Bernard,an early graduateof the Polytechnique,had entered the French army's engineerscorps and eventually risen
to become Napoleon's aide-de-campin 1813 and a field marshal the followingyear (Carter307). With the fall of Napoleon,
he emigratedto the US, havingacceptedan appointmentin the
"Corpsof Engineers,with the rankof BrigadierGeneral"(Molloy 368). In the US, Bernard"executeda number of extensive
militaryworksfor the government,notablyat FortressMonroe,
Virginia"("Bernard").(We might note in passing that as an
enlistedman in the US Army, Poe was stationedat Fort Monroe, Virginia,from December 1828 to April 1829 [Thomasand
Jackson 87-90].) In 1830, after the July Revolution, Bernard

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AmericanLiteraryHistory 195

returnedto France and was appointed a lieutenantgeneralby


Louis Philippe. He became aide-de-campto the king in 1832,
served briefly as minister of war in November 1834, and was
again appointedministerof war in 1836 (Carter307). Bernard
would thus have been ministerof war in 1834 at the same time
that CharlesDupin was minister of marine affairsand Andre
Dupin was presidentof the Chamberof Deputies. It was Bernard, then, who helped Thayer find his "way in Parisian scientific circles" in 1815-16, arrangingfor him "to receive instructionin descriptivegeometry,and in advancedstonecutting"
at the Ecole Polytechnique(Molloy 374), and it was Bernard
againwho, as a brigadiergeneralin the Corpsof Engineersand
chief of the Board of Fortifications,acted as Thayer'sstaunch
supporterin modelingthe curriculumof the MilitaryAcademy
on that of the French technical school.
To understandwhat that modelinginvolved, we must consider for a moment the originalpurpose of the Polytechnique
as it was conceivedby Monge in 1794, comparedto its purpose
in 1816 when Thayersaw it. When Monge drewup the original
curriculumfor the Polytechnique,he planned to create a pure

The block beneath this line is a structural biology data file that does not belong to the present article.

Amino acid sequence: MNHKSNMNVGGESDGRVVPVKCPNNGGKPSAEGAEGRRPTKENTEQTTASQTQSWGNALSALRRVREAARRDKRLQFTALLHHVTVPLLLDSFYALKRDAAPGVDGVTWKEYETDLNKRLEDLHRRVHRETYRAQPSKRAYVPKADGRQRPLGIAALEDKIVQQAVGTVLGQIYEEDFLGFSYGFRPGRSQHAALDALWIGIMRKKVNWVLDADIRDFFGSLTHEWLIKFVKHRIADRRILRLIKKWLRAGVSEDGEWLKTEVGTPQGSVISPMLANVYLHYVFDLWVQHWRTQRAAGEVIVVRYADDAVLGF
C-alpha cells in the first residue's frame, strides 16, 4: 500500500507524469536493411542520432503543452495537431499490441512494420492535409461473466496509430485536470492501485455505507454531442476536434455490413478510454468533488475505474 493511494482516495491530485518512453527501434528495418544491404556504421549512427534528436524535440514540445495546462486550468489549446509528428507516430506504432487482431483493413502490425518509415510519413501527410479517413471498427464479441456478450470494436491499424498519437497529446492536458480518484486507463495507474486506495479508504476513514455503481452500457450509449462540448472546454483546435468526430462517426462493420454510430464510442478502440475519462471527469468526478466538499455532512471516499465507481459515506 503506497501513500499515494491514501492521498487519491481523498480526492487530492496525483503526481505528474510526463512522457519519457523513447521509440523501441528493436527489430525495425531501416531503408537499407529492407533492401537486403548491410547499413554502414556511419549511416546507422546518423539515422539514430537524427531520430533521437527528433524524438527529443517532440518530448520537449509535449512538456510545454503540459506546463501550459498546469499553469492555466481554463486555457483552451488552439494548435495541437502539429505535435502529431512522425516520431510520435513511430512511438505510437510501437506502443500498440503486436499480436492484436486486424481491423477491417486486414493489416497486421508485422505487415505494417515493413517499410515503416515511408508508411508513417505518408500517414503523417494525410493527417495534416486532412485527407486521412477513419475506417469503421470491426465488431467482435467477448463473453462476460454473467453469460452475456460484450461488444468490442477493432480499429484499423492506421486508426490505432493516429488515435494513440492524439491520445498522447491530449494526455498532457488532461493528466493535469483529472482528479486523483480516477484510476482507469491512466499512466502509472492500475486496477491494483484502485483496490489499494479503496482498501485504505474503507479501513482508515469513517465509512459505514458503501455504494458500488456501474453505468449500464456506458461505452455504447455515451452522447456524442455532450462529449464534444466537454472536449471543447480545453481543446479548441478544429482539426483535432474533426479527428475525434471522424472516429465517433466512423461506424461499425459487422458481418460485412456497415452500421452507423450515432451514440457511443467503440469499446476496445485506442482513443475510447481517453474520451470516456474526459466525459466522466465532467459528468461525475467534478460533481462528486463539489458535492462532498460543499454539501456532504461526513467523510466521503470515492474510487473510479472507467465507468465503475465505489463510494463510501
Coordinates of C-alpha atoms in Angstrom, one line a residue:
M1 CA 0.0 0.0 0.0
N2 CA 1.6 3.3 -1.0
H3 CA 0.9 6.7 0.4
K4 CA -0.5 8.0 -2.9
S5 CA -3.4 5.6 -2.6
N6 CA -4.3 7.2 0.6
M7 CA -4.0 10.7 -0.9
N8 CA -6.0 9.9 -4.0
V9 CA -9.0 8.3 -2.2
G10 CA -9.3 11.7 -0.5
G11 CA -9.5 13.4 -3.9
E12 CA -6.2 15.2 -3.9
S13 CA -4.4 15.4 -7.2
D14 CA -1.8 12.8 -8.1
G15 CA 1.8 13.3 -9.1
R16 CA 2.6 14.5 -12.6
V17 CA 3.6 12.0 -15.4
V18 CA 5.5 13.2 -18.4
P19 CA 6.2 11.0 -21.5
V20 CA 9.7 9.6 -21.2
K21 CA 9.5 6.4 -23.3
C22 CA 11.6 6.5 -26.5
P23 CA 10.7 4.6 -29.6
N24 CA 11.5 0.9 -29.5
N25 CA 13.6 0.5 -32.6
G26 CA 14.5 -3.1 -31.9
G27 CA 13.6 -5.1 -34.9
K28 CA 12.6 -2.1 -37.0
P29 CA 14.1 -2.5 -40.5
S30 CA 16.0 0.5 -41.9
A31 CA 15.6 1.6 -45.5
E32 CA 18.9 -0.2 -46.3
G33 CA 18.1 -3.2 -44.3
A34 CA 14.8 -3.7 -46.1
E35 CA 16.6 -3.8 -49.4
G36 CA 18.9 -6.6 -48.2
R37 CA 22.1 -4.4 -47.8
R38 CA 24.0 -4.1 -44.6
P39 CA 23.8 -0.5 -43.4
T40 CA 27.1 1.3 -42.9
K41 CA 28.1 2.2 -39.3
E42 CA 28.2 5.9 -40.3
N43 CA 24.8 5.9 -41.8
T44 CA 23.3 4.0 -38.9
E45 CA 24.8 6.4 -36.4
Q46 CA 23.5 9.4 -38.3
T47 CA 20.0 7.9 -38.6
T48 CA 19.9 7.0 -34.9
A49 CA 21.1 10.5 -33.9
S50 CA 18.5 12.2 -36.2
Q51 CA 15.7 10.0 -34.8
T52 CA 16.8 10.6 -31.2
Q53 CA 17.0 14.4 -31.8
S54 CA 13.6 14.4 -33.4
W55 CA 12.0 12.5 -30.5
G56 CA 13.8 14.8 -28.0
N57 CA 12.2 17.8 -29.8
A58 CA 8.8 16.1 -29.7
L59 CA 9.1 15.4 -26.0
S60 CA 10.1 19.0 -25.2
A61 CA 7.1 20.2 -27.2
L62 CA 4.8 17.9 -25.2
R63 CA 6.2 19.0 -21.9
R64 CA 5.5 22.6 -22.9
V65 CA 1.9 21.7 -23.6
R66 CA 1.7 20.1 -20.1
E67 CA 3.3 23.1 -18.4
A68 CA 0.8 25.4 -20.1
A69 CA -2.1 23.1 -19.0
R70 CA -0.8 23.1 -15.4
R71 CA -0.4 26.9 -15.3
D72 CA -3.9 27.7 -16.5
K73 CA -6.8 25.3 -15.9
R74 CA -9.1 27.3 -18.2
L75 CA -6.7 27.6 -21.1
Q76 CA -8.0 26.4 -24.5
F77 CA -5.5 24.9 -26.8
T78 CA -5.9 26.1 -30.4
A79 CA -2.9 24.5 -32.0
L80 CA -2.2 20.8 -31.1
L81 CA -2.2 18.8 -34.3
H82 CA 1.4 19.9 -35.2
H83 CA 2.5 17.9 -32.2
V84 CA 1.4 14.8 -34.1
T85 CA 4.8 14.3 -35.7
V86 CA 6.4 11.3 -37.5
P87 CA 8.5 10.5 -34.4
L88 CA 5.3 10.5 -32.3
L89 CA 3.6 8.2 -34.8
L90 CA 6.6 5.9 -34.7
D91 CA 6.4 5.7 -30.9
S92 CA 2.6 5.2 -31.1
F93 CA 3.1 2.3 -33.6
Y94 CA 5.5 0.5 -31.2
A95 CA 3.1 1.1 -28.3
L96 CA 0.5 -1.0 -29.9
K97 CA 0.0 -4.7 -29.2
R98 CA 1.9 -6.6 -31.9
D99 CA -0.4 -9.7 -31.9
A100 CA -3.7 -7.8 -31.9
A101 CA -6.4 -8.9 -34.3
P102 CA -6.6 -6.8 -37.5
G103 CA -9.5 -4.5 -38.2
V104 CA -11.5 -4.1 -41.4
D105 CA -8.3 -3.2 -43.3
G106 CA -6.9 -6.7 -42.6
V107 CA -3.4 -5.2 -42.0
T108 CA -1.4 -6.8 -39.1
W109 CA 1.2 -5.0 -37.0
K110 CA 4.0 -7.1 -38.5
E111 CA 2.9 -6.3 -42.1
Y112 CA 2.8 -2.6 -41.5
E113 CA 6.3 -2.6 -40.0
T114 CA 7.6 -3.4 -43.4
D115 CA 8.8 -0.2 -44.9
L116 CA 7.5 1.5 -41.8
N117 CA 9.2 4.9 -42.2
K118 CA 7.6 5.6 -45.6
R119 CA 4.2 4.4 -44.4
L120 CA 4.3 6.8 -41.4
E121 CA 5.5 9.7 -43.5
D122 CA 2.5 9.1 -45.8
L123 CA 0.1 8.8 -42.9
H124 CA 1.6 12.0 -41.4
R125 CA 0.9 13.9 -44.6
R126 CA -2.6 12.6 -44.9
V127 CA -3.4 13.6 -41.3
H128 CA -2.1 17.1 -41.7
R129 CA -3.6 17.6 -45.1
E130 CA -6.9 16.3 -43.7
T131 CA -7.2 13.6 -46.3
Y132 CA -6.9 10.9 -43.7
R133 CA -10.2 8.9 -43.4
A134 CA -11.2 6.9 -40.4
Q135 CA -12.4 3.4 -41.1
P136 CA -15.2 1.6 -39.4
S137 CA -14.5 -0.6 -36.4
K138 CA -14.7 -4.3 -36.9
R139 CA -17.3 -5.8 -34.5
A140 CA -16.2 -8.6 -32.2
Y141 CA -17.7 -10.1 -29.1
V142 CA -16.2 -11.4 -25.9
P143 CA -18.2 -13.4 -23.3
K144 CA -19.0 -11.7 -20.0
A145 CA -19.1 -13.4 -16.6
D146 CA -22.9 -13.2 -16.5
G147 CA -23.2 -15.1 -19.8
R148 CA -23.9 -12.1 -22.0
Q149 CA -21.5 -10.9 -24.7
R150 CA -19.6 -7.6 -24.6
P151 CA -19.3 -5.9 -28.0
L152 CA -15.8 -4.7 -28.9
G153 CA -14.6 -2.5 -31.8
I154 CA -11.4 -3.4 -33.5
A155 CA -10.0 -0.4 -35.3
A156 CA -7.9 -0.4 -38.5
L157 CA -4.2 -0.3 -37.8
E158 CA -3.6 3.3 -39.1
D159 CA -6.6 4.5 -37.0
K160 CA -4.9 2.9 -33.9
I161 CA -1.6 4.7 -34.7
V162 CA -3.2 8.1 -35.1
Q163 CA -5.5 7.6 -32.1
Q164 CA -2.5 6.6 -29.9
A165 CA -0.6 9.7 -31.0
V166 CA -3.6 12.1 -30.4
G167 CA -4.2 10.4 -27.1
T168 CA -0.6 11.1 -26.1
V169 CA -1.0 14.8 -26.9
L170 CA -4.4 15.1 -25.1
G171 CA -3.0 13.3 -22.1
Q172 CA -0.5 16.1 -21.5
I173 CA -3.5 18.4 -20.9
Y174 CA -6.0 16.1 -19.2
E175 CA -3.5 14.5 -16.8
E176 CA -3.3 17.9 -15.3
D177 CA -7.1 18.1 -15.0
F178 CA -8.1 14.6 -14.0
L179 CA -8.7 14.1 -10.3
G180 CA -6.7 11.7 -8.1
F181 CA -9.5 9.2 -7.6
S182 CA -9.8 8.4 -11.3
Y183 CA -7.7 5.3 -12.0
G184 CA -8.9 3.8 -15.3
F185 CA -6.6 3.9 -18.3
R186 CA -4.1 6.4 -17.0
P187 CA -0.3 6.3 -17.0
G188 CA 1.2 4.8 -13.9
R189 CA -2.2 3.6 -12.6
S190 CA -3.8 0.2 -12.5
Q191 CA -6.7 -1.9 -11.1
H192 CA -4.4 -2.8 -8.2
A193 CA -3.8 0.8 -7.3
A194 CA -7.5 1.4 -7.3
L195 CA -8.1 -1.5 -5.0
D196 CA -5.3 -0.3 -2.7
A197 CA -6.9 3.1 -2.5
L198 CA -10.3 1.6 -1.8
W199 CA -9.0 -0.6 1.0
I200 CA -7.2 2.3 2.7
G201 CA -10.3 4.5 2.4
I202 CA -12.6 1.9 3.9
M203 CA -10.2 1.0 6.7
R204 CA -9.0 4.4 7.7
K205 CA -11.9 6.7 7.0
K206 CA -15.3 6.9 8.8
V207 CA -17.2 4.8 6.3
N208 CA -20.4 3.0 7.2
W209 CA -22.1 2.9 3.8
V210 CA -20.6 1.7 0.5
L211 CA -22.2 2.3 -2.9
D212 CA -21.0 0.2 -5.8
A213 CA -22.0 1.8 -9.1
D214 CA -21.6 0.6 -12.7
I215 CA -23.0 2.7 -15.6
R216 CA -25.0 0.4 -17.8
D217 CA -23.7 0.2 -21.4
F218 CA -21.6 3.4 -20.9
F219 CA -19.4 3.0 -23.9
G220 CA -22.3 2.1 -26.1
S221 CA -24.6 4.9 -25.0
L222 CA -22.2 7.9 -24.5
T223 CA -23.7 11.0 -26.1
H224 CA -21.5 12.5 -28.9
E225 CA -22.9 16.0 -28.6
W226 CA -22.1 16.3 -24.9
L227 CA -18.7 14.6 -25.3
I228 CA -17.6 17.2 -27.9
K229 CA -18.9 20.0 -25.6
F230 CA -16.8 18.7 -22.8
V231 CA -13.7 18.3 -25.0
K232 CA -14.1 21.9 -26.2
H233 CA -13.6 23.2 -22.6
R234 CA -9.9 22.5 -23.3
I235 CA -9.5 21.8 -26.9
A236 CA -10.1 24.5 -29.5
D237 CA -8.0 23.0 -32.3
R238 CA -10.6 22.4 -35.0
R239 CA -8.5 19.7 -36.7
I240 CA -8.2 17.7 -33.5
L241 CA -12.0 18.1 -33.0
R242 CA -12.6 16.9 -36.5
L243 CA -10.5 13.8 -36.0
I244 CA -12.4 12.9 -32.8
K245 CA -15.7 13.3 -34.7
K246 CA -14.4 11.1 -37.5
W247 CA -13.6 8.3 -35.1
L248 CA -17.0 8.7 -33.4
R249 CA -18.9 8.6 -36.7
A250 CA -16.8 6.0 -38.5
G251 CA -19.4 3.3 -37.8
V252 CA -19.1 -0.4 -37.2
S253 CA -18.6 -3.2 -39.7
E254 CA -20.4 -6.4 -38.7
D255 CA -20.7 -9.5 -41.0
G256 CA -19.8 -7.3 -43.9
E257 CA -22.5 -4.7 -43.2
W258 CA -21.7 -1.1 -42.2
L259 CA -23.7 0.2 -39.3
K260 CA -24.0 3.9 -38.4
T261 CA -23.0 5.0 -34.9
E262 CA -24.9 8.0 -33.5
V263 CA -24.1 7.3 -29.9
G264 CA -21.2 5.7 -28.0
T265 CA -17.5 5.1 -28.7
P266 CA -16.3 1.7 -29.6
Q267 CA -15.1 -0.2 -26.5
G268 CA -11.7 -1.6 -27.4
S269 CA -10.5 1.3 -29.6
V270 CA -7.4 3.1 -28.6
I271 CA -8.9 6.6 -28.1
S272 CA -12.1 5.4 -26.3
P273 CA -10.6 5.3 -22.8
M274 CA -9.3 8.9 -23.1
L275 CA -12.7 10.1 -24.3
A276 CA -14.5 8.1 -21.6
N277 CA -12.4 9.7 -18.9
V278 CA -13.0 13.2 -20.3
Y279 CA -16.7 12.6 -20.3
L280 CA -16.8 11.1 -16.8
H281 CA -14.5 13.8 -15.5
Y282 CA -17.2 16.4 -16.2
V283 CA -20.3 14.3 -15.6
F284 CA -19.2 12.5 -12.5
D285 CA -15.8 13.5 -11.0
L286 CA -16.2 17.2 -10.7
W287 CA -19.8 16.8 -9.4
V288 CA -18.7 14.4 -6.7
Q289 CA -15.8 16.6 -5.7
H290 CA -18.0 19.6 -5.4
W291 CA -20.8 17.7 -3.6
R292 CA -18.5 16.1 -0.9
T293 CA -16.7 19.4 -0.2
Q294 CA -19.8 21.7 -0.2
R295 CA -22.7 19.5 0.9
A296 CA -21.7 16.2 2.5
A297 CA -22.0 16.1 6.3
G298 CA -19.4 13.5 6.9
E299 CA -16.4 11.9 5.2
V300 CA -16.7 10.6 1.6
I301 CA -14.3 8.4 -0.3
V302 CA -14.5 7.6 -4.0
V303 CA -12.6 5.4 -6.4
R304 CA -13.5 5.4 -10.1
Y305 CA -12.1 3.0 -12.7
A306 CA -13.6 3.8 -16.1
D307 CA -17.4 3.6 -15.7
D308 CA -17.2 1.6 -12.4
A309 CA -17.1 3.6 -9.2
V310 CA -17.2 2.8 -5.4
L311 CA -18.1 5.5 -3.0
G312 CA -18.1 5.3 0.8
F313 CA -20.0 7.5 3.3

engineeringschool, a single institution to train France'scivil,
military, and naval engineers,and for the first five years of its
existence this was the role the Polytechnique filled. But in
1800 the curriculumbegan to change. As a result of constant
political pressure from the Ecoles d'Application (specialized
schools of advanced training in science and engineering),the
Polytechniquegraduallybecame a preparatoryschool for the
advanced schools, with its length reduced from three years to
two and its curriculumdevoted to pure and applied mathematics rather than to engineering(Molloy 70, 78). In 1804
Napoleon militarizedthe Polytechnique,requiringthe students
to wear uniforms, perform infantrydrill, and live in barracks
at the school (Molloy 80), for the emperor'smain interest in
the institutionwas as a source of engineersand artilleryofficers
for the army. But his decision to place the studentsunder military disciplinewas promptedas well by the fact that the Polytechnique was a bastion of republicansentiment, manifested
in early 1804 in a seriesof anti-Bonapartistacts by the student
body. Indeed,this strongrepublicanbias remainedan ongoing
aspect of the school, as demonstratedsome twenty-fiveyears
later when the students "went in a body to the barricadesto
fight for the Liberalsin the Revolution of 1830" (Molloy 85).
The Polytechniquewhich Thayer saw in 1815-17, then,
was a military school with long-standingrepublicantraditions
and a curriculumdevoted to pure and applied mathematics.

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196

Reading Poe's Mind

But "Thayerhad no intention of modeling West Point's curriculum after the advanced and highly abstractcurriculumof
the Ecole Polytechniqueof 1815; instead,he looked back to the
curriculumof the years 1795-1804, when the Polytechnique
had been a genuine engineeringschool. Perhaps Thayer was
influencedin this respectby GeneralBernard,an earlygraduate
of the Polytechnique"(Molloy 389). Though mathematicswas
at the core of the curriculumthat Thayerestablished,the emphasis was on its practical applications, with a specific bias
against the theoretical:"The Cadets were not encouragedto
expressthemselvesin abstractterms"(Molloy432-33). Indeed,
one wonderswhetherDupin's quarrelwith "some of the algebraistsof Paris"reflectsa bias againsttheoreticalmathematics
left over from Poe's education at West Point.
Thayer copied not only West Point's curriculumand its
system of examinationsfrom the Polytechniquebut even specific regulations,such as that forbiddingcadets to have any
books in their rooms "beyond prescribedtexts and reference
works" (Molloy 390). In addition, he employed a graduateof
the Polytechnique,ClaudeCrozet,to teach engineering.Crozet,
who had been an artilleryofficerin Napoleon's army, had accompanied Bernardto the US in 1816, servingfirst as an engineer in the US Army and then on the engineeringfaculty at
West Point from 1816 to 1823. Like Charles Dupin, Crozet
had been a student of Monge's at the Polytechnique,and he
introducedinto the US the study of descriptivegeometry,the
field that Monge had invented. In 1821 Crozet published A